Effect of dietary meat and fish on endogenous nitrosation, inflammation and genotoxicity of faecal water.

TitleEffect of dietary meat and fish on endogenous nitrosation, inflammation and genotoxicity of faecal water.
Publication TypeJournal Article
Year of Publication2010
AuthorsJoosen, AMCP, Lecommandeur, E, Kuhnle, GGC, Aspinall, SM, Kap, L, Rodwell, SA
JournalMutagenesis
Volume25
Issue3
Pagination243-7
Date Published2010 May
ISSN1464-3804
KeywordsAdult, Aged, Aged, 80 and over, Animals, Biological Markers, Diet, DNA Breaks, Feces, Feeding Behavior, Female, Fishes, Heme, Humans, Inflammation, Male, Meat, Middle Aged, Mutagens, Nitrosation, Nitroso Compounds, Water, Young Adult
Abstract

N-3 polyunsaturated fatty acids have been associated with reduced colon tumorigenesis. However, their association with colorectal cancer incidence is not conclusive. We investigated the influence of isocaloric replacement of red meat with fatty fish on endogenous nitrosation, inflammation and genotoxicity of faecal water in apparently healthy human volunteers on controlled diets. Fourteen volunteers consumed a high red meat, a combined red meat/fish and a high fish diet for 8 days each. Faecal homogenates were analysed for haem, nitroso compounds (NOC) and calprotectin and associated supernatants for genotoxicity. Both faecal NOC and haem excretion decreased with more fish and less meat in the diet. Nitrosyl iron (FeNO) was the main contributor to total NOC on all diets. The proportion of other NOC increased with more fish and less meat in the diet (P = 0.01), resulting in a non-statistically significant decrease in the proportion of FeNO on the fish diet. There was no statistically significant difference in faecal calprotectin (P = 0.54) and faecal water-induced DNA strand breaks and oxidized purines and pyrimidines between the diets (P > 0.36). Increasing fish intake and reducing the intake of red meat does not seem to have an effect on inflammation and faecal water-induced (oxidative) DNA damage; however, it does reduce the formation of mutagenic and potentially carcinogenic NOC and may as such beneficially affect colorectal risk.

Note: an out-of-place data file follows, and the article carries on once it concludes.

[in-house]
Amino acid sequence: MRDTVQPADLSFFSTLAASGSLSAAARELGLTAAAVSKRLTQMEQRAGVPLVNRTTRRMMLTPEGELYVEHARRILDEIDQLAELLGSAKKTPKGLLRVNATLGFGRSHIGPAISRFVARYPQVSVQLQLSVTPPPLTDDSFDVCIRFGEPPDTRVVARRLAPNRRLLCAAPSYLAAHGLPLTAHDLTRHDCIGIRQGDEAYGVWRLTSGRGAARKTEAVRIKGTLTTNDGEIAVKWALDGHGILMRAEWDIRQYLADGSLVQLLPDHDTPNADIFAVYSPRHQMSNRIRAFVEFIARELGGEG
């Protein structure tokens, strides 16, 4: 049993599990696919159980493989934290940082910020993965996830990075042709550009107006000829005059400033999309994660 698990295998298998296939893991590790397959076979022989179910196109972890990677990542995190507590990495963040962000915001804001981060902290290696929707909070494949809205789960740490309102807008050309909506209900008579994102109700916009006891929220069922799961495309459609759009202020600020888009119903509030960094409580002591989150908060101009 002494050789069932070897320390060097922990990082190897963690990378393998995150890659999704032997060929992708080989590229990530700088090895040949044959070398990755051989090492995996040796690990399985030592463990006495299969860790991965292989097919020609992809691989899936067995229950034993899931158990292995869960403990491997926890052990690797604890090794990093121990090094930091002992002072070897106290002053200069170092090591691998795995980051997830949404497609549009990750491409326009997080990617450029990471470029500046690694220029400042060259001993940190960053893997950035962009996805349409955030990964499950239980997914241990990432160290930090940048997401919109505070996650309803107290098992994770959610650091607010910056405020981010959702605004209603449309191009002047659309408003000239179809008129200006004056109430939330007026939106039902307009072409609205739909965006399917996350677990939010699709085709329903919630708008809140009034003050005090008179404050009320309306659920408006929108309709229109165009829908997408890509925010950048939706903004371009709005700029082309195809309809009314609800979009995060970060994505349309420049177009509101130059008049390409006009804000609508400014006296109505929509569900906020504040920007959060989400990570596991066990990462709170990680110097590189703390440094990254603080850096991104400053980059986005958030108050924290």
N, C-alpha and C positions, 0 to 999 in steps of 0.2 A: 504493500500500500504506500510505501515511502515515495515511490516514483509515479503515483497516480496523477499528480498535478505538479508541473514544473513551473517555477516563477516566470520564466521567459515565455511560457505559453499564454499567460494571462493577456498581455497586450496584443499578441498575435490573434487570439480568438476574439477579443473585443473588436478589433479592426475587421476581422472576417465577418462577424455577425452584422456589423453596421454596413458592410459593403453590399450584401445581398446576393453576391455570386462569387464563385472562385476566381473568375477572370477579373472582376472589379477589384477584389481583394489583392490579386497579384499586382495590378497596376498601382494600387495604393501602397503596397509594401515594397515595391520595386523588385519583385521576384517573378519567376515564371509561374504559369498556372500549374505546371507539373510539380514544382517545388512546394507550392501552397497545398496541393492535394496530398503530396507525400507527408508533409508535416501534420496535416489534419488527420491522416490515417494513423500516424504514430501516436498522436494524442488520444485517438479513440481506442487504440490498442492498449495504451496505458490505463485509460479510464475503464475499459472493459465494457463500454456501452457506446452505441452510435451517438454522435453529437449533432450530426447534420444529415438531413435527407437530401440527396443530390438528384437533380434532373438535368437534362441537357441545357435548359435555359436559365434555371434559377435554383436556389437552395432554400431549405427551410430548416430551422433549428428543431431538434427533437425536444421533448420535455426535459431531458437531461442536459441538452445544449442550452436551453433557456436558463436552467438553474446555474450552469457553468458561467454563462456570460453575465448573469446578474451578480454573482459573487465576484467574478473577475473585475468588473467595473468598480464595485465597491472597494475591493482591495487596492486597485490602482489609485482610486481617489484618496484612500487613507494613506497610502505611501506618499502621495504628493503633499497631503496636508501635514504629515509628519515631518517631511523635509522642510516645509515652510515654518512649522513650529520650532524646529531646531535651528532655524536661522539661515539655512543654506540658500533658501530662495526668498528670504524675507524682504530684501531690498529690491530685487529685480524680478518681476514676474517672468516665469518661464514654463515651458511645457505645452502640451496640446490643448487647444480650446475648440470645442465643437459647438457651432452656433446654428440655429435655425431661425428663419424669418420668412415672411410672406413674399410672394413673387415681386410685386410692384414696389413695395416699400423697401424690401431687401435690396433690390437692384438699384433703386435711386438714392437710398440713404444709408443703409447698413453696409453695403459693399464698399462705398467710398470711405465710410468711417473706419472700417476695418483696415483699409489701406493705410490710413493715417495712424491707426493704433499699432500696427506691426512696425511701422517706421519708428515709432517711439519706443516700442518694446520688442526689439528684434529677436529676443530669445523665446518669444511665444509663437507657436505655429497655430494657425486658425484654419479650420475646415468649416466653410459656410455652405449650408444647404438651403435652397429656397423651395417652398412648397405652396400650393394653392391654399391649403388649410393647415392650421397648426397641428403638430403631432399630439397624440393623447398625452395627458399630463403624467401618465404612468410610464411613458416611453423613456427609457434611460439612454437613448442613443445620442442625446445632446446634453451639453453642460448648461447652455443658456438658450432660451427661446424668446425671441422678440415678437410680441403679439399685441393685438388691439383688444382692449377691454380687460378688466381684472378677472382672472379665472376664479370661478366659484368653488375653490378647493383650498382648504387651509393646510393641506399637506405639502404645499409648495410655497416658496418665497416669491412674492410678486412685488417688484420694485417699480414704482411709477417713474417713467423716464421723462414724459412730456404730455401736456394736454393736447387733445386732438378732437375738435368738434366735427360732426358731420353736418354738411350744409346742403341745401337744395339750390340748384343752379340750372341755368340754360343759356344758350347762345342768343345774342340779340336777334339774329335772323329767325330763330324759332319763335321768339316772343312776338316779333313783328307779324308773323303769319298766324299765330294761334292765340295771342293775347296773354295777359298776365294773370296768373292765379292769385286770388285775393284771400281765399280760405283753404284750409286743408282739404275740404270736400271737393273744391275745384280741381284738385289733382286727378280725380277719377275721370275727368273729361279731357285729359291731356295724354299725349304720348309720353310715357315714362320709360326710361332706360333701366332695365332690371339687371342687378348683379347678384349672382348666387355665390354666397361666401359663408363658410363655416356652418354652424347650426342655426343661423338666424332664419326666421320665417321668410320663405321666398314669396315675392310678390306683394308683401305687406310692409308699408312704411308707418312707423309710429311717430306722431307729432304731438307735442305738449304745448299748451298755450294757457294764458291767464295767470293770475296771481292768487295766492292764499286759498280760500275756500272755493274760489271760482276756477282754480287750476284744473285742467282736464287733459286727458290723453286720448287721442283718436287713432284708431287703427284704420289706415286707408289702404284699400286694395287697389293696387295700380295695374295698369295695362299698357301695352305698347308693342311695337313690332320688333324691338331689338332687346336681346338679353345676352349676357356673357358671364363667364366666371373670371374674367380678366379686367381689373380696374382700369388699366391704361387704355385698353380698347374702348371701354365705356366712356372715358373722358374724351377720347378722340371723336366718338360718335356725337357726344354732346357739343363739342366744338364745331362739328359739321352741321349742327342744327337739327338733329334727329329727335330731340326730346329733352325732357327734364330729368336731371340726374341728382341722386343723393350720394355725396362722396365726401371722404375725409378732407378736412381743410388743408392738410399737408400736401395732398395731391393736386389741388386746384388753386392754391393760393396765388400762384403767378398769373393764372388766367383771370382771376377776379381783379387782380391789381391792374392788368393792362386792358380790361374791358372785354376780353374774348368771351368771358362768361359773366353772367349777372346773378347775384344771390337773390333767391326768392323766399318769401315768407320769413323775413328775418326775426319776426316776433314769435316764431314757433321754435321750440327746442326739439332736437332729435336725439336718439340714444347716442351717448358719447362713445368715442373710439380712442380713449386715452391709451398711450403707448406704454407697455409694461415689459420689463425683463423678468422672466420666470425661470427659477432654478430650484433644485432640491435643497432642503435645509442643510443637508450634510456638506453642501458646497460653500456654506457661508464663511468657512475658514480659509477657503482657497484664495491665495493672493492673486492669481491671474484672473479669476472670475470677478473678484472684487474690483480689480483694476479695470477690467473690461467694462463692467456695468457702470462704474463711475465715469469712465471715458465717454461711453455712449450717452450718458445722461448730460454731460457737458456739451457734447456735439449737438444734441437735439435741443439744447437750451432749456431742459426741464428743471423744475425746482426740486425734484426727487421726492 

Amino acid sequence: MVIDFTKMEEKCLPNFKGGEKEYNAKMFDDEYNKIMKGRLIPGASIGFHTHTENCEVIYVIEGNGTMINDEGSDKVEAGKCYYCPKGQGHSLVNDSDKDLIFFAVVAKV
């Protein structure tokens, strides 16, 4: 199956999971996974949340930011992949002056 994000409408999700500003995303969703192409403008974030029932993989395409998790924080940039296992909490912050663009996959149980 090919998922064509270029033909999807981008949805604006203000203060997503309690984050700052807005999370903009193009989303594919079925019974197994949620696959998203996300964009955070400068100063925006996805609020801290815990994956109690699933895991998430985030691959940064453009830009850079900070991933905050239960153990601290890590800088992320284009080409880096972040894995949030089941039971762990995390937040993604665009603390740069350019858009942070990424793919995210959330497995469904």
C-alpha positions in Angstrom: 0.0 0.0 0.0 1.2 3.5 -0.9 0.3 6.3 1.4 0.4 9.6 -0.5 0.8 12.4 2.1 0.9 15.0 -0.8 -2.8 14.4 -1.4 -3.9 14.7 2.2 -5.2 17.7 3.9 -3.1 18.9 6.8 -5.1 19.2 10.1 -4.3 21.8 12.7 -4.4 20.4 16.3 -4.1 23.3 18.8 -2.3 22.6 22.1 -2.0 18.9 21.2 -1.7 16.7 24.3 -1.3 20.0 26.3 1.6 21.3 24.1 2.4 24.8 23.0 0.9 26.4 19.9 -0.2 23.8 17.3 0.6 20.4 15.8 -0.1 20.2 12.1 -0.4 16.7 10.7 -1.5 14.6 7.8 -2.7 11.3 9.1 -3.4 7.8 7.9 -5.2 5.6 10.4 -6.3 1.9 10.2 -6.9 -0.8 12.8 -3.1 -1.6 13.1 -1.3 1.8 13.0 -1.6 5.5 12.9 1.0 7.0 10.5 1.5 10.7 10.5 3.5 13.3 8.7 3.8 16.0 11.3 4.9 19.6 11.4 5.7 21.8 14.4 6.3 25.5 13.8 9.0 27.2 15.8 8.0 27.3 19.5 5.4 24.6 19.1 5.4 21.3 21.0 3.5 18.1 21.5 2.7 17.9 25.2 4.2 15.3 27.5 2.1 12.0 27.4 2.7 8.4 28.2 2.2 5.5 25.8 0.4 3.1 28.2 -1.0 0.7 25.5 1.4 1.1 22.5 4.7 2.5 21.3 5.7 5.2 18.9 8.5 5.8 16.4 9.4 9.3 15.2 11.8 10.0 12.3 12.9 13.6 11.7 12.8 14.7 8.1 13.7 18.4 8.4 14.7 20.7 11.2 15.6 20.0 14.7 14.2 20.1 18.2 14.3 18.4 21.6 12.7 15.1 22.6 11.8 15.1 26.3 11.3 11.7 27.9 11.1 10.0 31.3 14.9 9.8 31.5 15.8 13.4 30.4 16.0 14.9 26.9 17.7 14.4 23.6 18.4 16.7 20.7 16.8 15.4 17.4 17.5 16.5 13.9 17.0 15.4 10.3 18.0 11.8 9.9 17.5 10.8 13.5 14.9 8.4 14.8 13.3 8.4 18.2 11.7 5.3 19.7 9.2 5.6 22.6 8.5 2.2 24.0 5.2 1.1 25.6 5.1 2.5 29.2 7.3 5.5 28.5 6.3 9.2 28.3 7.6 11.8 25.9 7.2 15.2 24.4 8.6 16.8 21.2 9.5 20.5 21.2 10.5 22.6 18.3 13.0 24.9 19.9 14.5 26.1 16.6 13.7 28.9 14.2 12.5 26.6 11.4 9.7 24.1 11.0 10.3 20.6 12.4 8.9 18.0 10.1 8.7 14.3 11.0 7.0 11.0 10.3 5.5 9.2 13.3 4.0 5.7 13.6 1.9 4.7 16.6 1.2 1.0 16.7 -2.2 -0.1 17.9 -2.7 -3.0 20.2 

DOI10.1093/mutage/gep070
Alternate JournalMutagenesis
Citation Key10.1093/mutage/gep070
PubMed ID20106932
Grant ListMC_U105630924 / / Medical Research Council / United Kingdom
/ / Medical Research Council / United Kingdom